A young schoolboy watches intently, not realizing that he has not yet taken his eyes off the stage or moved for nearly an hour. They had come reluctantly to the show as required for the music lesson, but were now completely enamored with the professional nature of the ensemble and immersed in rich, harmonious music. The student would then aspire to be part of such an elite group, continuing their musical career through high school and beyond, creating an eternal bond with the musical arts.
While such a romantic story could easily pass for a Hollywood movie script, it describes quite accurately the role of Carlmont’s music students on young musicians.
“As a former college teacher, I can guarantee that the college kids admire the high school musicians,” said Jordan Webster, music teacher at Carlmont. “The best predictor of whether a college musician will continue in high school is if he has someone who encourages him to join Carlmont music.”
Until recently, Webster taught music at Ralston Middle School, where students often reach critical milestones in their music education. Many students are passionate about or enjoy school musical ensembles as early as middle school, as most begin to learn music at the end of elementary school.
“A lot of kids tell me that coming to their music class is the best part of their day,” said Webster. “It’s so different from their other classes, and it’s a space where they can do something incredibly collaborative and artistic.”
In-school music programs for many students are opportunities to escape strenuous academics, which begin to intensify dramatically from college onwards. In addition, music can become a new passion for young students. Realizing a natural affinity and potential in music is where high school musicians come in as important influences.
“Music Mentors provides a great opportunity for guided practice and playing time for beginning musicians,” said Alan Sarver, Director and Founder of Music Mentors. “Being able to have role models that are more fun to work with than a boring adult gives these kids the inspiration to be like their mentors.”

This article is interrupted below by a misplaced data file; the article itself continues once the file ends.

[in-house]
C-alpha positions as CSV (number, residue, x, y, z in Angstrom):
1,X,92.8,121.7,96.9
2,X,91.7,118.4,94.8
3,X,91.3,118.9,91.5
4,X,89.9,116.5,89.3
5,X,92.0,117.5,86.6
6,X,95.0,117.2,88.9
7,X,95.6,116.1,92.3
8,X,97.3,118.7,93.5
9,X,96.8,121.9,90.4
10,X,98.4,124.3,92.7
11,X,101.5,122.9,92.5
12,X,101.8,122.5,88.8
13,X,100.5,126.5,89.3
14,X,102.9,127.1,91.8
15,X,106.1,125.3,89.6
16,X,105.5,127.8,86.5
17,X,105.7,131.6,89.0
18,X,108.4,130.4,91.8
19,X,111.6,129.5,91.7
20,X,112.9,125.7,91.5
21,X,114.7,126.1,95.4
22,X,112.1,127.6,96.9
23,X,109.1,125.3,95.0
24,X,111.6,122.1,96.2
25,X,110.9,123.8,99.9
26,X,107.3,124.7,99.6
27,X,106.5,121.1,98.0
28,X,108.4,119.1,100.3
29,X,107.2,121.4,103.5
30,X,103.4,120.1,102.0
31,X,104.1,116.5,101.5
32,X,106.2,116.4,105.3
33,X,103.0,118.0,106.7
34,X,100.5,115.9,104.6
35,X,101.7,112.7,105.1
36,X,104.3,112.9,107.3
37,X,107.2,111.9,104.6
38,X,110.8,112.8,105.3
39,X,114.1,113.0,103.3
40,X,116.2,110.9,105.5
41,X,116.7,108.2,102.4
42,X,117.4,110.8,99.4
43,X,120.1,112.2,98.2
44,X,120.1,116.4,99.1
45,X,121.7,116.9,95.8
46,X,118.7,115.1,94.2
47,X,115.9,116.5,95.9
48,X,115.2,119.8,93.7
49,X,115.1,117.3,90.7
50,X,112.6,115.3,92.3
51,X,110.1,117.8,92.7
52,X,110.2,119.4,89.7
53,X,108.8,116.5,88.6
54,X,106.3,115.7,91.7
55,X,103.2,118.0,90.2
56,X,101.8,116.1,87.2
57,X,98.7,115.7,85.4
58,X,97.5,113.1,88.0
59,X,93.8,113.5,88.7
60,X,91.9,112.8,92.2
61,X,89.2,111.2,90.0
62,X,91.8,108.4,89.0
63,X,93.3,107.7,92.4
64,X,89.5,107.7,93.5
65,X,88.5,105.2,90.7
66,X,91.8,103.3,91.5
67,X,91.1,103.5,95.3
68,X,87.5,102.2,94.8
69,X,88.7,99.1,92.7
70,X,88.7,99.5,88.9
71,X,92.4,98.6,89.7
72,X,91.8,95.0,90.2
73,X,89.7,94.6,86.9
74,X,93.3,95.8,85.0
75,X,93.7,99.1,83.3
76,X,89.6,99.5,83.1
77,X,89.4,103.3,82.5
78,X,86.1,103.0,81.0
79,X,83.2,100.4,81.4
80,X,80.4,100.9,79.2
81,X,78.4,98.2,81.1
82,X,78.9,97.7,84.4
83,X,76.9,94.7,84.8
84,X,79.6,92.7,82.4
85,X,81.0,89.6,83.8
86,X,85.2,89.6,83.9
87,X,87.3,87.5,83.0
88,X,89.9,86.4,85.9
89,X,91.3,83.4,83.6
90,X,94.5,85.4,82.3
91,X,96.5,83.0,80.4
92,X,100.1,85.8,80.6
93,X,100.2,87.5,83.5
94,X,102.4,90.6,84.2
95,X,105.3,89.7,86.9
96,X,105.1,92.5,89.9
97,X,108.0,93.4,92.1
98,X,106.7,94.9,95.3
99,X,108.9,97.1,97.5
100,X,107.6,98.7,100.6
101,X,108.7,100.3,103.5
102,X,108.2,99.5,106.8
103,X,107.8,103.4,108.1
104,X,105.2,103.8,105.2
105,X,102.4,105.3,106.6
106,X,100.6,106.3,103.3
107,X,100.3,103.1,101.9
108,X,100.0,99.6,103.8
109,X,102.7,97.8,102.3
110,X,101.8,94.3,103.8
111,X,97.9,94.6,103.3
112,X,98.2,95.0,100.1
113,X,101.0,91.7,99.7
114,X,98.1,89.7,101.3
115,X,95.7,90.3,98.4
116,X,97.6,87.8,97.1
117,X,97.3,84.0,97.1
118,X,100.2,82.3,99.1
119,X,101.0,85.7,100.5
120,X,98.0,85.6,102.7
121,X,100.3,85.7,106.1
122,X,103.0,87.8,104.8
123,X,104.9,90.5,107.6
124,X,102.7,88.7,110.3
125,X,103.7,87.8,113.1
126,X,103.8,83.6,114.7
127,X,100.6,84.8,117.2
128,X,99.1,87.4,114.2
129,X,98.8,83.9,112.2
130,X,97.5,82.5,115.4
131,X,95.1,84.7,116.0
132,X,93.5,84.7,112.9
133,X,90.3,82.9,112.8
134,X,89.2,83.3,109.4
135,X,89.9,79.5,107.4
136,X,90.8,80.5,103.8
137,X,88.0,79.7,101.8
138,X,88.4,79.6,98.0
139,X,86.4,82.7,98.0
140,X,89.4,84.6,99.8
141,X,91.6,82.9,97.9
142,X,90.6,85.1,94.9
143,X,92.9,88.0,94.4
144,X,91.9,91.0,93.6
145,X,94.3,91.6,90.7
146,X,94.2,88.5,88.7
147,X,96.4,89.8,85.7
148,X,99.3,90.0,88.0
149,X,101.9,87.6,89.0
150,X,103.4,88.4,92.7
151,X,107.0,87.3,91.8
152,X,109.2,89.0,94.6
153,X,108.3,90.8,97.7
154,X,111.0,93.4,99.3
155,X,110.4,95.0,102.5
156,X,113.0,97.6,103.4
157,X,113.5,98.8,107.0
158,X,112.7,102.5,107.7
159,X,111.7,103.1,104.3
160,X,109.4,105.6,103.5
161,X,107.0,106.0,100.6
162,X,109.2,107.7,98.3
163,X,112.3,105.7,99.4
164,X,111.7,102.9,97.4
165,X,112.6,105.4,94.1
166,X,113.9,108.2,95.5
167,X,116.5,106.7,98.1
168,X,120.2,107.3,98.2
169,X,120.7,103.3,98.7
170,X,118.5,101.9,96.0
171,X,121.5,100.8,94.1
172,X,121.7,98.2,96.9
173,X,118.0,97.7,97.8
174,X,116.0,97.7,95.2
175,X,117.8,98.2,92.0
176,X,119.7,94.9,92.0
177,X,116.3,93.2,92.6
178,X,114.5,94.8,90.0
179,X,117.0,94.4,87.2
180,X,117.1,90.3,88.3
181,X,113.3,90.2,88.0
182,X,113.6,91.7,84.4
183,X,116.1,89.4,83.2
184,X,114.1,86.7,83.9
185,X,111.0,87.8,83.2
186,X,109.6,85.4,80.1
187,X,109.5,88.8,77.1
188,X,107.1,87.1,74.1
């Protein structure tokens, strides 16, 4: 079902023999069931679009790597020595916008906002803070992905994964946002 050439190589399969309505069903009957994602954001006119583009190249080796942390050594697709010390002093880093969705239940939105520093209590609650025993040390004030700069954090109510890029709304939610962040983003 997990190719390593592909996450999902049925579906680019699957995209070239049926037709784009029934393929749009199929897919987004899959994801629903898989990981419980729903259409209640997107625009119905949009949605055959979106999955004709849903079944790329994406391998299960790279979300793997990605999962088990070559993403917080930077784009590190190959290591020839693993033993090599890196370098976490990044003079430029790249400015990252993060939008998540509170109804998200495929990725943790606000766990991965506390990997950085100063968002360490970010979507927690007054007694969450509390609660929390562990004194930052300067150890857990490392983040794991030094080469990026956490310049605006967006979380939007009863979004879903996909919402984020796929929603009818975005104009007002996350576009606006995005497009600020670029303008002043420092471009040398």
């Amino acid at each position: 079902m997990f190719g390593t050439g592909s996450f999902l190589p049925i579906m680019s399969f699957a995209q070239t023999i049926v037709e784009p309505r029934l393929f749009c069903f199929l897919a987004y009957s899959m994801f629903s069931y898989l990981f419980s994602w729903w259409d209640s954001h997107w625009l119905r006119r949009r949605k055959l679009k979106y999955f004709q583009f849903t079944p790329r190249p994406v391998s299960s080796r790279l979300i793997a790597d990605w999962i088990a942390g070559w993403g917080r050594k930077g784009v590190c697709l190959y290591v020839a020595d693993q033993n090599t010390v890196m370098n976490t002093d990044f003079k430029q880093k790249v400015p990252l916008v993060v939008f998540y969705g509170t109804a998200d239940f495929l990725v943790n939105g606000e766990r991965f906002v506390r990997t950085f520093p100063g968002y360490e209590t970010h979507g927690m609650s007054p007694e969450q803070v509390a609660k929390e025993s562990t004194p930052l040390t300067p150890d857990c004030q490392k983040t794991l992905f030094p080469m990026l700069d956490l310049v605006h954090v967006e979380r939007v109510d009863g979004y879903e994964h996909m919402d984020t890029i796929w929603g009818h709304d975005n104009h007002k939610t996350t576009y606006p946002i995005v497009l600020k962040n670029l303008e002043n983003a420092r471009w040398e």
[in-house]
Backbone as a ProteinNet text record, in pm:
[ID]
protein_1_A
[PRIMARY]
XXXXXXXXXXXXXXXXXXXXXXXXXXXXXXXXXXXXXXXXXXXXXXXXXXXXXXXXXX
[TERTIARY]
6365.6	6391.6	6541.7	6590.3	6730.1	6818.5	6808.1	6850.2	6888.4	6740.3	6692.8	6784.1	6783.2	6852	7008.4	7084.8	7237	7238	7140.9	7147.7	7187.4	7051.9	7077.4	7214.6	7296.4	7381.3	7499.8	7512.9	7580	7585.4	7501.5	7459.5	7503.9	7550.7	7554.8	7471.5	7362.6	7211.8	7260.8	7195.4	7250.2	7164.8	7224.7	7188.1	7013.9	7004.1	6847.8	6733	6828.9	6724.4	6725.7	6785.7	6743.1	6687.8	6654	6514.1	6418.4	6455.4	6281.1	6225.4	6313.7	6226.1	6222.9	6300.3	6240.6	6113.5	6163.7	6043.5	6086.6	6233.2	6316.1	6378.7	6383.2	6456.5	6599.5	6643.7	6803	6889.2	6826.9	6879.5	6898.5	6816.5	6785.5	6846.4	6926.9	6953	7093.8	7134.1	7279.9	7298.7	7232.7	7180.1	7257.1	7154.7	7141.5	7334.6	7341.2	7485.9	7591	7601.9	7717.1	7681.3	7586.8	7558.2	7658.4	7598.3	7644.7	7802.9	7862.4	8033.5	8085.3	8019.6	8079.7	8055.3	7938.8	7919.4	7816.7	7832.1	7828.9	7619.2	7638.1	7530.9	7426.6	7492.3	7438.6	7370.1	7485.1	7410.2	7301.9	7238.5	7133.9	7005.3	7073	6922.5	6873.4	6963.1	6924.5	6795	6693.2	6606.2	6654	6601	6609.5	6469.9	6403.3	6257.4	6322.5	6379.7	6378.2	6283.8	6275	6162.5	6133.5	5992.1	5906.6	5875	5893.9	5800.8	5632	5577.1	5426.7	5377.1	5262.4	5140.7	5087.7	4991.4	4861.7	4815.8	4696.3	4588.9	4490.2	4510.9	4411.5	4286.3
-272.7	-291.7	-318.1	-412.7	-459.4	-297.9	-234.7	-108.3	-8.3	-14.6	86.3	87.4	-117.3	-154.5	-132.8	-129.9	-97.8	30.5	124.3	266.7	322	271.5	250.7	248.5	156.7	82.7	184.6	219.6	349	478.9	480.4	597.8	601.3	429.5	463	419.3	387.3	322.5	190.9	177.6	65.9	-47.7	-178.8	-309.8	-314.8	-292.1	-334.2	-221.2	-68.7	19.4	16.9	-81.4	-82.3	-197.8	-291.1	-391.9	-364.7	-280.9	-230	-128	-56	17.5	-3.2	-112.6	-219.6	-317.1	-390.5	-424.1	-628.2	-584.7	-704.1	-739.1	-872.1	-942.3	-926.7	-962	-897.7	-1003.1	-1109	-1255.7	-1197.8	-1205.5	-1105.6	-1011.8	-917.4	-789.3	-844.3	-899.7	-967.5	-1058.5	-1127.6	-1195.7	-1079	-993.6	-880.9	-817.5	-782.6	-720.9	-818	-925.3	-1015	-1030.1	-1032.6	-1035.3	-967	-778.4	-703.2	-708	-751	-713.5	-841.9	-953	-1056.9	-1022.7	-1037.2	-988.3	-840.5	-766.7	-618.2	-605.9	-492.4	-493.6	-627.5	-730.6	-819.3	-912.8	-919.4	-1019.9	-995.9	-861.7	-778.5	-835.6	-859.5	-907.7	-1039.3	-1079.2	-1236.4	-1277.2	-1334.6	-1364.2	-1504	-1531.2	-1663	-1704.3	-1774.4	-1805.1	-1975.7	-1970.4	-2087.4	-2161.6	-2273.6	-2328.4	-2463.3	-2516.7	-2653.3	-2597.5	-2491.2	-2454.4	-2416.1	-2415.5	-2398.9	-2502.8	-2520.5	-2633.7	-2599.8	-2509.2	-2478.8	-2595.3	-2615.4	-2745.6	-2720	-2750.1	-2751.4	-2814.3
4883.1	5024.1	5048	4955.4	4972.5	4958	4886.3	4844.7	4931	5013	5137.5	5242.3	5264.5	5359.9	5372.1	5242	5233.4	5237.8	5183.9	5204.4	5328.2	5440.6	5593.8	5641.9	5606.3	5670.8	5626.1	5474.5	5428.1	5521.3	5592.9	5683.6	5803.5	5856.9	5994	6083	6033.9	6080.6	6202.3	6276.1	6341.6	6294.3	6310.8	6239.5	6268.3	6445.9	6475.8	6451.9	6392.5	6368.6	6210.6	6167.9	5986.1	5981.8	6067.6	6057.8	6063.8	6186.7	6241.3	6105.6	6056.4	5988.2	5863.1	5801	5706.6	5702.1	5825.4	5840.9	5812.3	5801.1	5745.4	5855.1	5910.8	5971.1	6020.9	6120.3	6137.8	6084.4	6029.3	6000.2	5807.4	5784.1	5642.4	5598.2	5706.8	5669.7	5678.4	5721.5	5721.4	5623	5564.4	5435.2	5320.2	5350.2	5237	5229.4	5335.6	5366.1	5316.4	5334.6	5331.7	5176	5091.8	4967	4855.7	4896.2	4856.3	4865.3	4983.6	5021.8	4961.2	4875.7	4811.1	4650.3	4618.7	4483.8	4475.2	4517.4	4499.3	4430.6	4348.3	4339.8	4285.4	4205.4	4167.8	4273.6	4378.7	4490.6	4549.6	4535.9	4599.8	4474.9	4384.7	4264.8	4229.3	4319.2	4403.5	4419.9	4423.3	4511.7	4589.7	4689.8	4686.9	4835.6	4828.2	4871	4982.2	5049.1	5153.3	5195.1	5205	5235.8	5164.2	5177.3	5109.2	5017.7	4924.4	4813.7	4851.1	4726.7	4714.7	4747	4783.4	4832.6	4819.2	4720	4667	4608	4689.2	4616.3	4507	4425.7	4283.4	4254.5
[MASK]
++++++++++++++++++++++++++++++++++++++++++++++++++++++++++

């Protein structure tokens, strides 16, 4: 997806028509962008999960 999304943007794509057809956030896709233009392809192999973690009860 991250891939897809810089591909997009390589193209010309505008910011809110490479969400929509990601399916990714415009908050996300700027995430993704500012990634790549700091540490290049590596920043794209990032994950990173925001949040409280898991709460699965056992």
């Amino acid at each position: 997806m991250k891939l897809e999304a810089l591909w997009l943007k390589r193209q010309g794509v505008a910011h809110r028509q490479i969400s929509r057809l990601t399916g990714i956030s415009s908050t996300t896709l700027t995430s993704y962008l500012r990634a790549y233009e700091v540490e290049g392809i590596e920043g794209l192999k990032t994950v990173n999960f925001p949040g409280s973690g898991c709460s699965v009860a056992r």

These older students appeal to beginners as great role models, as their accomplishments as young adults prove to new musicians that they also have the potential to reach great heights. By having a closer bond with a mentor and learning, new musicians also develop a stronger bond and love with music.
“Seeing the big things that could possibly be achieved in the future is a great motivator,” said Paul Zhou, sophomore violinist with the Carlmont Symphony Orchestra. “I don’t know if I would play the violin today without my participation in the Peninsula Youth Symphony (PYO) or the school orchestras. ”
For years, Carlmont’s top student musicians have provided a role model for their future successors, and this relationship has never been so pronounced. Amid the COVID-19 pandemic, guidelines for social distancing from instrumental music and virtual learning have significantly hampered music programming at all levels.
“I worry about young musicians in middle school or elementary school because a lot of them don’t have the same connection to music as older high school kids,” said Camille Ansel, junior clarinetist at the Carlmont Symphonic Band and at PYO.
The virtual school for middle and elementary school music programs has essentially stopped any development for new musicians. Without a physical teacher to ensure correct technique and playing, the early stages of music focusing on basic skills are particularly difficult.
Along with these circumstances, musicians cannot experience playing in an ensemble with distance learning, a struggle that has impacted advanced high school musicians as well.
While the struggles of getting back into shape can be overwhelming, this challenge is most definitely something that we can overcome with time, patience, and hard work. “
– Camille Ansel
“A lot of music groups have been moved back what appears to be a few years, but the groups not being as sharp as they were before COVID is no surprise,” Ansel said. “The two grade levels of older musicians graduating during the pandemic certainly had a negative impact on music groups as a whole. “
While school music programs now lack two years of ensemble experience and an effective teaching environment, some benefits come with virtual music education.
“It’s true that mentors only get a glimpse of student music, but can’t exactly model technique or breathing for them,” Sarver said. “However, Zoom also provides better accessibility for planning and has allowed us to provide mentorship to college students and give adult responsibility to mentors.”
As the pandemic has significantly hampered music education, it has also highlighted the need for high school musicians to promote music for the next generation. Carlmont musicians maintain the inspiring image of budding new musicians is essential for the passion and improvement of novice and veteran music students.
“The current musicians in the programs are the best ambassadors for the next generation,” said Webster. “Whether they are a music mentor working with a fourth or fifth grader, or performing at a concert for college students, their impact is profound and essential.”